The dead might wake into a world like this,
And know its white lost ecstasy their own.
I am a stranger wearing flesh and bone,
Peering beyond my dusty chrysalis.
No scent or sound invades the integrity
Of peace beneath the ermined thatch of pine.
Nor whir of wing, nor quick heart-beat of mine
Shall spill the cradled silence from a tree.
No God of Sinai shatters the timeless pause
With “Thou shalt not.” But from each holy bush
Love speaks, articulate in this white hush.
Here life and death may meet, obeying new laws,
And mingling as easily as flake with flake.
Into a world like this the dead might wake.–Emma Gray Trigg
My sister died this morning, I am posting photos of her below.
In Orange, Virginia with husband Sam.
Warrenton Virginia with Sam and her childhood dog Atlas.
Sam, Gray and Sam in California
Sam Coale, Gray Coale and Captain Emory on the bank of the River Ouse
with her adult hound, Ariel.
visiting in Charlottesville
In the seat of of happiness, Jane’s kitchen
Gray was diagnosed with inoperable pancreatic cancer in November of ’09.
Gray never asked the Doctor about prognosis, never Googled. She went about her life. I had a lot of ideas early on about how she should deal with her cancer but I managed to keep my mouth shut and follow her lead.
Lead she did. Gray worked her way through chemo (Gemzar, Tarceva and Cisplatin), never lost any hair, never lost her appetite, managed to fold all the medical appointments into her approach to life. (Made a lot of new friends, chemo-suite folk, doctors, nurses, custodians, ultra-sound and radiation therapy techs, she’d ask them about themselves and remember their info.)
We all think of denial as a bad thing, I think Freud taught us to do that, and then Elisabeth Kubler-Ross didn’t exactly promote the value of denial. But I read an article recently in the Washington Post which touted the benefit of denial with a diagnosis that borders on a death sentence.
I wanted to tell my friends and family about Gray’s diagnosis, asked her if that was all right, she said no. She wanted the same interaction with the world that she’d always had. I largely honored her request.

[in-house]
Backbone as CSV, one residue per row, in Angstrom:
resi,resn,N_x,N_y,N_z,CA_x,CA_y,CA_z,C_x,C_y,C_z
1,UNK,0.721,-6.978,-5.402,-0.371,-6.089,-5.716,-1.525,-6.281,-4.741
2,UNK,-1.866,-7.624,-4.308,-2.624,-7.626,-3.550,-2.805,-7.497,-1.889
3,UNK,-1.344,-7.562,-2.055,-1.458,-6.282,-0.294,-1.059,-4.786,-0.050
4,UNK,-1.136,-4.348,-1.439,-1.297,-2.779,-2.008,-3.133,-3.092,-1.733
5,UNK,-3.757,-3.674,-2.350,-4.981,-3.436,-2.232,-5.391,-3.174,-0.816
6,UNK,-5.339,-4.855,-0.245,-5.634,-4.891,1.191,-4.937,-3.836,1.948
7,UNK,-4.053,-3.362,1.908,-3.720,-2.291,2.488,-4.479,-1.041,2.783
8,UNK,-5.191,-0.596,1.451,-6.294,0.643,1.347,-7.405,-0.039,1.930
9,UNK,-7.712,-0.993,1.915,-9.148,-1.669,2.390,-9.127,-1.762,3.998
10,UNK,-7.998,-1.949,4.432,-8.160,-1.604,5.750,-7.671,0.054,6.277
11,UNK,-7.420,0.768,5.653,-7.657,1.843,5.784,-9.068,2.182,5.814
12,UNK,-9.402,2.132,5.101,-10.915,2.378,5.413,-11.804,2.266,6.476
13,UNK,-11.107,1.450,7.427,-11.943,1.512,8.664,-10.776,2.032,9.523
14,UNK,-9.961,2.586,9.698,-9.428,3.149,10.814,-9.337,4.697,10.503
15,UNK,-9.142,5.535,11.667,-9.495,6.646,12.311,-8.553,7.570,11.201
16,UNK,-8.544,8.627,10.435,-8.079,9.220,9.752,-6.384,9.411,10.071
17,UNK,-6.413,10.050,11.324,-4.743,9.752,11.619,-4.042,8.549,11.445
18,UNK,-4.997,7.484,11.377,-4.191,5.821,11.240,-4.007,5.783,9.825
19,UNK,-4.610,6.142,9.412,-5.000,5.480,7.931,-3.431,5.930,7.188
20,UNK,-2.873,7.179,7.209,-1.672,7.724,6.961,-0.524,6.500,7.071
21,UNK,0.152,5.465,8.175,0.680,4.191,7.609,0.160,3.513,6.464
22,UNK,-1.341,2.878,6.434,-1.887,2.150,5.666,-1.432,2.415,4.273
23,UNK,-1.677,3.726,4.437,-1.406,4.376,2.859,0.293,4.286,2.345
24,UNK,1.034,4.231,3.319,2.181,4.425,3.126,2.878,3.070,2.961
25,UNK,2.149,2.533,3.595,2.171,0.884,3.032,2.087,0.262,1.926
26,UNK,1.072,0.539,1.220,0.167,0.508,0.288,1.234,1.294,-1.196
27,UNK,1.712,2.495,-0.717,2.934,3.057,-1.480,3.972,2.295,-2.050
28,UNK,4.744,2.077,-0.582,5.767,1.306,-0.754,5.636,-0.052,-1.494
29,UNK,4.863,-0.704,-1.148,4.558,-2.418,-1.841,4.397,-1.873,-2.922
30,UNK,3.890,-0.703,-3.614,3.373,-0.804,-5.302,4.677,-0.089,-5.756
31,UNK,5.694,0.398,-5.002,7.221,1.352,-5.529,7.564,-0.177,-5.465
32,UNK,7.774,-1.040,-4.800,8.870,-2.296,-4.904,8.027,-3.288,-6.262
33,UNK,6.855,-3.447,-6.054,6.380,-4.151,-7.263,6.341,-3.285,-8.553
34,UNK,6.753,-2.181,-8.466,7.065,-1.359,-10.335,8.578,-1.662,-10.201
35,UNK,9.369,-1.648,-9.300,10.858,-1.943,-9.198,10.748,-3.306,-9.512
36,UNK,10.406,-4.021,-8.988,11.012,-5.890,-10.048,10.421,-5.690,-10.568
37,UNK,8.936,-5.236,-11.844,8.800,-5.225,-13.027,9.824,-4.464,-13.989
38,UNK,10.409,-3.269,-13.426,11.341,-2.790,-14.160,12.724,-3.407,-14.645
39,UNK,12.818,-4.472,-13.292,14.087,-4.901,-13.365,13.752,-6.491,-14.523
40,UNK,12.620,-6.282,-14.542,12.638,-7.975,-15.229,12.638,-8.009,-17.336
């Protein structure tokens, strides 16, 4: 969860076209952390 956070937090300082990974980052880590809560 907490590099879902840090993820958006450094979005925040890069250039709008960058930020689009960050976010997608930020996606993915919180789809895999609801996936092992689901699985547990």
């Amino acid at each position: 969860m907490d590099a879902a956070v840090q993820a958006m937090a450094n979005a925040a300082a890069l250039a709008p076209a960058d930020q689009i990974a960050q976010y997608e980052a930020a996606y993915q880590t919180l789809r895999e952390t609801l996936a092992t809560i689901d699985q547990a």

Gray’s quality of life was good for 13 months after diagnosis, but a month ago, the pancreatic cancer figured out the mechanics of metastasis, spread to her liver, stomach, lungs and bone. Secondary to that spread, she got massive edema in her legs. For the first time her mobility was compromised.
She went in to consult with her oncologist February 7 and understood there was nothing curative left in the pharmacopoeia to try. She went to hospice that same day, switching from curative to palliative care. She said she felt safe in hospice.
No pain, no fear.
In lieu of flowers, please make donations to the Gray E. Coale Memorial Garden at Swan Point. Please make checks payable to Swan Point Cemetery, 585 Blackstone Boulevard, Providence, RI 02906. The idea is a grove of sourwoods (Oxydendrum arboreum), some other natives, and a place to sit and listen to the wind.
The funeral will be held at St. Martin’s Church, 50 Orchard Avenue, Providence, RI on Thursday, March 3, at 11:00 AM.
my sister and I were raised with beagles. Dog therapy. Makes me happy to sit on the floor with them.
This pair, Plaid and Stripe. Their human, Robin Bugbee, runs a store by the same name in Providence.